A small town is a place where there’s no place to go where you shouldn’t. – Burt Bacharach
I like the small-townness of Chinon. Everyone seems to know one another but not in an American small-town way; the knowing is very discreet, a restrained nod of the head in passing, a simple acknowledgement of recognition, of being a neighbor. At times a cheerful “Bonjour, Madame! Belle journée, non?” as he or she scurries quickly by, never one to invade one’s privacy or take up one’s time. The occasional handshake, usually firm and strong, and a question of how are you doing today? Without really expecting too detailed, too personal of an answer. A quick chat about the weather and vacations, is the hotel full and how are we acclimating to our new life?
But everyone does know everyone else, among neighbors, among commerçants, business owners, in such a small town way. Discussions can indeed delve into more intimate, minute affairs where affairs are concerned… no, not those kind of affairs! Rather business, tourists and the tourist season, the sharing of clients, the renaissance of our town. Maybe it will push on towards our children, where they are, what they are doing. And, of course, we talk wine and food, food and wine.
I like the small-town feel of Chinon, where the neighbors drop by to introduce themselves, saying “We knew that the hotel had been sold and have been meaning to stop by and say hello but knew that you would be rather busy. But here we are now!” Neighbors and colleagues, others who own hotels and restaurants, colleagues with whom we will be trading business. Others invite us over for drinks, un apératif de bienvenue, showing us through their marvelous home, a well-preserved building from the Fourteenth Century, now luxuriously modern behind the stunning, ancient limestone façade. And then handing us over the key to their front gate, offering us the use of their swimming pool while they are away on vacation.
And a sudden, urgent call in the middle of the afternoon near the end of their vacation away. “We forgot about the turtle! We forgot to leave food for the turtle! What a nuisance but could you possibly feed it?” Well, of course Jean-Pierre jumped at the chance to not only feed the beast but to bring him home. Cardboard box on the floor lined with newspapers, a tuft of lettuce (from Mme. Lainel’s garden), slim slices of tomato and kiwi. Only to come back later and discover that the poor turtle had been licked from head to tail, his shell slathered in wet, and that a silly dog had purloined everything edible.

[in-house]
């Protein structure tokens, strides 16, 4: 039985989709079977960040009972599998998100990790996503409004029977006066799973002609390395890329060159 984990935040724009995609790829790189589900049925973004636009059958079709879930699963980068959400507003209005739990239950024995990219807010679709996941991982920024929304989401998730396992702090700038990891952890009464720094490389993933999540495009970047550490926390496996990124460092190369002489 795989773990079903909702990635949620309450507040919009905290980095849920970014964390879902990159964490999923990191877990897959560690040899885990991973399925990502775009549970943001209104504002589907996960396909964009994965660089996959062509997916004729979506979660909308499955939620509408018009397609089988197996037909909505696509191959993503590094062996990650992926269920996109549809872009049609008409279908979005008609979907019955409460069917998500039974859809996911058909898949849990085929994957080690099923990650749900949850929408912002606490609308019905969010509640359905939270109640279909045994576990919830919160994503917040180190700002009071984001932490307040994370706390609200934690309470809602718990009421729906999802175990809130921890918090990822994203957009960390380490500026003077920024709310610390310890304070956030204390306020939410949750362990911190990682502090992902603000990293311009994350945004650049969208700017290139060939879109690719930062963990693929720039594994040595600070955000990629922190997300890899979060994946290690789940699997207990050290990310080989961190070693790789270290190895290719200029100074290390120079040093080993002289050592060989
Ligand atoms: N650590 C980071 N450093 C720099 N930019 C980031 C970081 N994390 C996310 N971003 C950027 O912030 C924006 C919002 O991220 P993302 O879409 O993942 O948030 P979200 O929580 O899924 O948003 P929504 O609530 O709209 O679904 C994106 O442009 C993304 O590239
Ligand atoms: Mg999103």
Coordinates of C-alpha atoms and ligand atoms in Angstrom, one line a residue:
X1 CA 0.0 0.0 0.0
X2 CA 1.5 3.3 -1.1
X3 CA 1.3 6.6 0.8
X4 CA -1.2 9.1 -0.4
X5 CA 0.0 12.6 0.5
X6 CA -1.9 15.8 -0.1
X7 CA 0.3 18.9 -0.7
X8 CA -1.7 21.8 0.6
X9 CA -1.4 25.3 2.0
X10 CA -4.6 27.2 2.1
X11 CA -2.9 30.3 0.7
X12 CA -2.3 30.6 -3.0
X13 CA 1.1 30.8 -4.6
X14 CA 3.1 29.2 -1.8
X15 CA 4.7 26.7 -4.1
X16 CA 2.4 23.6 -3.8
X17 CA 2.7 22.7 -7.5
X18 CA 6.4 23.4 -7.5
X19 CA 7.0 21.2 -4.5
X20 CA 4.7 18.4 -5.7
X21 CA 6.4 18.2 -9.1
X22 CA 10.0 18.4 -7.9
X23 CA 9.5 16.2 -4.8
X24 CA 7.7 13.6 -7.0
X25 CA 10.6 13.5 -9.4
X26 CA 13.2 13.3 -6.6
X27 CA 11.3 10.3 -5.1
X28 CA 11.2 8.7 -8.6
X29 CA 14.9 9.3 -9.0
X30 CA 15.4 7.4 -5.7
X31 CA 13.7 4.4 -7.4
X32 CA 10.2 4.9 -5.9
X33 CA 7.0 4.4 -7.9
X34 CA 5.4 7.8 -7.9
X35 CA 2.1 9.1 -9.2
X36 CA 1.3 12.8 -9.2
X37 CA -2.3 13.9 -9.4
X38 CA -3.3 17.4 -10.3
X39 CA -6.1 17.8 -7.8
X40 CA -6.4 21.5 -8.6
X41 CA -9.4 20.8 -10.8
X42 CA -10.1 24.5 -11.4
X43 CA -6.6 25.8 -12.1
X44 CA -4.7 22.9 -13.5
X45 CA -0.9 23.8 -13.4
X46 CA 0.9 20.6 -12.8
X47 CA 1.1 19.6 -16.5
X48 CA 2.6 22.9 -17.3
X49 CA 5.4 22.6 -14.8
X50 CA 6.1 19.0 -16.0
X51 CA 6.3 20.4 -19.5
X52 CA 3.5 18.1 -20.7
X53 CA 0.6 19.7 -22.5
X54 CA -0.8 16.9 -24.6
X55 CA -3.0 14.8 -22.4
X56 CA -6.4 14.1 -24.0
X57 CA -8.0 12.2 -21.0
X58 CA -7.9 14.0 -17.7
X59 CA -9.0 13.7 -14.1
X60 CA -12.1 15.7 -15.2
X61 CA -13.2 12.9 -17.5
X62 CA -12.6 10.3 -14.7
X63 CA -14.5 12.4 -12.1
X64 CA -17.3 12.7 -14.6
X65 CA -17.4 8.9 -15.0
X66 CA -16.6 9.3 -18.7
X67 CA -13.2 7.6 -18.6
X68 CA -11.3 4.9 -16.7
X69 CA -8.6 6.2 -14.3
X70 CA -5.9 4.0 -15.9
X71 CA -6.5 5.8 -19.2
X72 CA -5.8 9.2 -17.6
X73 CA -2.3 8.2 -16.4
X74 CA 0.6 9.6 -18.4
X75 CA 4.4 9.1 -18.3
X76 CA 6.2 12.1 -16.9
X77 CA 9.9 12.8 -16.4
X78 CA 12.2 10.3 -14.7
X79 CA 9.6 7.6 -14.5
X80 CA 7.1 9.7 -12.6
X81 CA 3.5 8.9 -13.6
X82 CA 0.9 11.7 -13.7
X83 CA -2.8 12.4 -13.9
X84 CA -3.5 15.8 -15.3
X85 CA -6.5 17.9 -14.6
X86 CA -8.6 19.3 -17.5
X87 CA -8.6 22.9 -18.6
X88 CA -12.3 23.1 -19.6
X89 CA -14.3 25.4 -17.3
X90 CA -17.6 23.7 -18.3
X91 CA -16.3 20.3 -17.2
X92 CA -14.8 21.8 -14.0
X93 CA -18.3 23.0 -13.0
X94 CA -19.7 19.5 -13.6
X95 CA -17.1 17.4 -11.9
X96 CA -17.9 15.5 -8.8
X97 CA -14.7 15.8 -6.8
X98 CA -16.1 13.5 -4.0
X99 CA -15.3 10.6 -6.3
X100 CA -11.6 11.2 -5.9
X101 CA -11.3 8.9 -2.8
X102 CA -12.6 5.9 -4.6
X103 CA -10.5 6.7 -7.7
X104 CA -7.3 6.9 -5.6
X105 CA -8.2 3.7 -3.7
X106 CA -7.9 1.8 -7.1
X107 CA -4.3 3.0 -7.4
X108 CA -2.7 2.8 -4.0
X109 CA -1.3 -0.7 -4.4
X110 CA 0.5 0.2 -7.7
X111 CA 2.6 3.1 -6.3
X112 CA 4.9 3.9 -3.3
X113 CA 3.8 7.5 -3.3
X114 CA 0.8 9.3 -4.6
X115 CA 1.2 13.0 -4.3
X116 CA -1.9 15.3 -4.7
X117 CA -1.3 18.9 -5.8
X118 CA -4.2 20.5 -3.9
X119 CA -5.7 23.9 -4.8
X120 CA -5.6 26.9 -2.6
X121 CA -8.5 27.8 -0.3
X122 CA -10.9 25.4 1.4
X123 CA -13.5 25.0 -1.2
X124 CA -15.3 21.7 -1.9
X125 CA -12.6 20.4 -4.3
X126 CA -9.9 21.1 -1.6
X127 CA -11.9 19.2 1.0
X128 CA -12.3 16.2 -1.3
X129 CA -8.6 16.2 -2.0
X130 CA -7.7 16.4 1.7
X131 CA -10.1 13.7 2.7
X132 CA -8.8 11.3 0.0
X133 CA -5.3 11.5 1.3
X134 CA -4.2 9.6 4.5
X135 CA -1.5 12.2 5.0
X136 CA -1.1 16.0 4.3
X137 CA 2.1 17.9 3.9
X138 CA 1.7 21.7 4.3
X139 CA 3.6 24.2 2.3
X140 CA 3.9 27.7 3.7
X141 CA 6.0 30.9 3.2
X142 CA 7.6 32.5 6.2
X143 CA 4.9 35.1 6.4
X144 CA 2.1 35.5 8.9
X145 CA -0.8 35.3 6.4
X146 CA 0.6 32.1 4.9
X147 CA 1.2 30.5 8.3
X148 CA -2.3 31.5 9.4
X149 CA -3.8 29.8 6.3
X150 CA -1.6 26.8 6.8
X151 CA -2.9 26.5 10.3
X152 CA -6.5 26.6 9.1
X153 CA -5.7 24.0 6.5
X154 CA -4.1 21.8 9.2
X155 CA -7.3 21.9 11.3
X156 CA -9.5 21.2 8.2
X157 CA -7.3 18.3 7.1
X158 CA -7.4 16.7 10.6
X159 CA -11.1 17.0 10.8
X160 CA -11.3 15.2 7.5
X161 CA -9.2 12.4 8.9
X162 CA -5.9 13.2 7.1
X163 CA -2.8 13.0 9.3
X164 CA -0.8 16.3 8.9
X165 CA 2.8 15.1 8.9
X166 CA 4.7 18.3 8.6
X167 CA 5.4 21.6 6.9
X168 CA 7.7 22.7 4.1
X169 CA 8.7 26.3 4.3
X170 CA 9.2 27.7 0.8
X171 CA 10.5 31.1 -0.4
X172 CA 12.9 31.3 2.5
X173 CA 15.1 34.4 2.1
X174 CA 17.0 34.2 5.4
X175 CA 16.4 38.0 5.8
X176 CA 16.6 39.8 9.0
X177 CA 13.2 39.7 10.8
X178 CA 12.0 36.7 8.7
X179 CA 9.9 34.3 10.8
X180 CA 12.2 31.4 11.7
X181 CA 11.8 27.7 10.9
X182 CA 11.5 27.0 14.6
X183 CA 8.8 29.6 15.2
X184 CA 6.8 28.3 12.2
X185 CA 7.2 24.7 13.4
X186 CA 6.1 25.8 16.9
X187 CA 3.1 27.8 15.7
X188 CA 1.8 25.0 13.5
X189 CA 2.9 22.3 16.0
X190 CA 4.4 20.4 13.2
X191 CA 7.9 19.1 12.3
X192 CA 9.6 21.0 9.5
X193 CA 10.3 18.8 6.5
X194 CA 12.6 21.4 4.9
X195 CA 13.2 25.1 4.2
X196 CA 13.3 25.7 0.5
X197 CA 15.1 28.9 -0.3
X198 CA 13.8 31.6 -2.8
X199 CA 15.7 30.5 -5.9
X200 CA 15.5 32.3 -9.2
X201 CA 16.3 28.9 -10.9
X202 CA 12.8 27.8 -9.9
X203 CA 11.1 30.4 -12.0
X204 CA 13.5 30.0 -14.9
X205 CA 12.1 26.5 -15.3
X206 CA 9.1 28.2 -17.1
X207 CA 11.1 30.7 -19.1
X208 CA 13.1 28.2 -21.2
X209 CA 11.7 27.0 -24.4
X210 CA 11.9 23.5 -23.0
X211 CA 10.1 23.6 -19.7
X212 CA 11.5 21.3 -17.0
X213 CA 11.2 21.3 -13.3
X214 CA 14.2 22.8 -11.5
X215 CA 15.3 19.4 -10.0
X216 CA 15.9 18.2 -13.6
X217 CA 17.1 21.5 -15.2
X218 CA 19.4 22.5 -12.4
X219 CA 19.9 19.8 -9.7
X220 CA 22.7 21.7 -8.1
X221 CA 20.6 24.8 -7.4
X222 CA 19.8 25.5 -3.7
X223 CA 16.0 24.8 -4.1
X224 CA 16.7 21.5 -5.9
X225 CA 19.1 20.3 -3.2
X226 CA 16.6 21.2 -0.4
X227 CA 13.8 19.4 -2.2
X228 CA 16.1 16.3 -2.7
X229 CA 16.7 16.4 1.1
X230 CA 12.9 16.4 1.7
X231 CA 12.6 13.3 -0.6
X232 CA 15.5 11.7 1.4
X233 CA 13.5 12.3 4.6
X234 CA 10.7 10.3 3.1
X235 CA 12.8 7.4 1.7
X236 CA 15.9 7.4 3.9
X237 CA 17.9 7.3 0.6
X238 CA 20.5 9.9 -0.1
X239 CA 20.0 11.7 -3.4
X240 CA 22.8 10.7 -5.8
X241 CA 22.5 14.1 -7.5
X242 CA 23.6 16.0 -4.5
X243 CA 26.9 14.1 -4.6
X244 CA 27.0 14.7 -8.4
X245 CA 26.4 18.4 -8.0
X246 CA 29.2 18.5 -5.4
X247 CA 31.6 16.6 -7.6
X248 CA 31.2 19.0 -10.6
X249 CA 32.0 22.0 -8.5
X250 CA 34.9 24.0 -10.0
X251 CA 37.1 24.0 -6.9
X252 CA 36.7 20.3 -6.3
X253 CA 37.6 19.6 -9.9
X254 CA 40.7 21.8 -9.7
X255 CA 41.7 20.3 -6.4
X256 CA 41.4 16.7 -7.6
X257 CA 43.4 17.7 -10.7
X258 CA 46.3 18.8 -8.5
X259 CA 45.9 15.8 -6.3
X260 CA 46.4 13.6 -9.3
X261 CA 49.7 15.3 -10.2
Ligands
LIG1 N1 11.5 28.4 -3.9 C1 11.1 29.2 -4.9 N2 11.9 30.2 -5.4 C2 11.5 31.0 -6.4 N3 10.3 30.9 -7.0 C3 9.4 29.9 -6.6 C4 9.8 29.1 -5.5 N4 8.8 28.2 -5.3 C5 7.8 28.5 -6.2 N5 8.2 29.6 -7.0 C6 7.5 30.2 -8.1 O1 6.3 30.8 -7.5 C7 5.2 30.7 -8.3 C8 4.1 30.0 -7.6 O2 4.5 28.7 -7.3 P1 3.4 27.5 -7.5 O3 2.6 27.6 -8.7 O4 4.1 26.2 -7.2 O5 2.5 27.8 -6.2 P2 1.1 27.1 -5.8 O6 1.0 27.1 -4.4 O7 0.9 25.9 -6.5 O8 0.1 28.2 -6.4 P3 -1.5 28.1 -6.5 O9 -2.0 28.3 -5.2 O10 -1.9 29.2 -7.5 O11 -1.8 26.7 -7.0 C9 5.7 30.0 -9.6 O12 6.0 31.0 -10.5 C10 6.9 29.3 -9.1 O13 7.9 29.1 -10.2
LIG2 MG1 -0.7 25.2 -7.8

And the hotel is small-town convivial, attracting a clientele often looking for a home away from home, a place to put up his or her feet, kick back on the terrace while sipping a chilled local wine, and to chat. Just a short walk into town, our clients find themselves, nonetheless, in a quiet, peaceful haven. Surrounded by roses on all sides, under jaunty umbrellas, wine glass on the table within reach, we get to know each other, trading life stories, sharing our astonishment at the beauty of historic Chinon, our experience at this restaurant or that, jam recipes, and discussing roses. Of course.
And while we swallow our pride and our tears at the words of the rare disgruntled client, we delight in our clientele, those guests who very quickly become friends. This is a very small town and our small town hotel has a way of cultivating and nurturing friendships.
My friend David Santori writes a beautiful blog named Frenchie and the Yankee, one of my favorite blogs. His photographs and his writing are poetic, moving, wonderful. He recently visited Chinon and stayed at the hotel; we finally got to meet in person, spend time together talking. He wrote a lovely blog post Frenchie and Chinon and shared his experience and his thoughts.